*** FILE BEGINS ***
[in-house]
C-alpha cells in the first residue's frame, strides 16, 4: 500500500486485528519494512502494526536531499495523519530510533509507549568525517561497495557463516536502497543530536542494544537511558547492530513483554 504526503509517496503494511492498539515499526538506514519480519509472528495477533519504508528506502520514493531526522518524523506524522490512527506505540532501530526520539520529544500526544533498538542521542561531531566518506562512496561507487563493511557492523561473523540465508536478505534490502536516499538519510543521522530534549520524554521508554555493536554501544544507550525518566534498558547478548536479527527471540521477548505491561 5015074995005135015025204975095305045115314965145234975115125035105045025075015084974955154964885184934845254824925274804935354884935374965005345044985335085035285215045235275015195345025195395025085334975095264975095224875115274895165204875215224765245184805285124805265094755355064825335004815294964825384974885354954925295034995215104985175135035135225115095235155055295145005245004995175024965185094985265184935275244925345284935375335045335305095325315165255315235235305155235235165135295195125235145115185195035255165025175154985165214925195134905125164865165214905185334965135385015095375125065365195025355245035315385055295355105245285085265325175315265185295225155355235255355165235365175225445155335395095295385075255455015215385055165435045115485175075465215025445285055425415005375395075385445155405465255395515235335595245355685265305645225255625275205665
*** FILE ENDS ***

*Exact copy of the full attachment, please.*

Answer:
[in-house]
C-alpha cells in the first residue's frame, strides 16, 4: 500500500486485528519494512502494526536531499495523519530510533509507549568525517561497495557463516536502497543530536542494544537511558547492530513483554 504526503509517496503494511492498539515499526538506514519480519509472528495477533519504508528506502520514493531526522518524523506524522490512527506505540532501530526520539520529544500526544533498538542521542561531531566518506562512496561507487563493511557492523561473523540465508536478505534490502536516499538519510543521522530534549520524554521508554555493536554501544544507550525518566534498558547478548536479527527471540521477548505491561 5015074995005135015025204975095305045115314965145234975115125035105045025075015084974955154964885184934845254824925274804935354884935374965005345044985335085035285215045235275015195345025195395025085334975095264975095224875115274895165204875215224765245184805285124805265094755355064825335004815294964825384974885354954925295034995215104985175135035135225115095235155055295145005245004995175024965185094985265184935275244925345284935375335045335305095325315165255315235235305155235235165135295195125235145115185195035255165025175154985165214925195134905125164865165214905185334965135385015095375125065365195025355245035315385055295355105245285085265325175315265185295225155355235255355165235365175225445155335395095295385075255455015215385055165435045115485175075465215025445285055425415005375395075385445155405465255395515235335595245355685265305645225255625275205665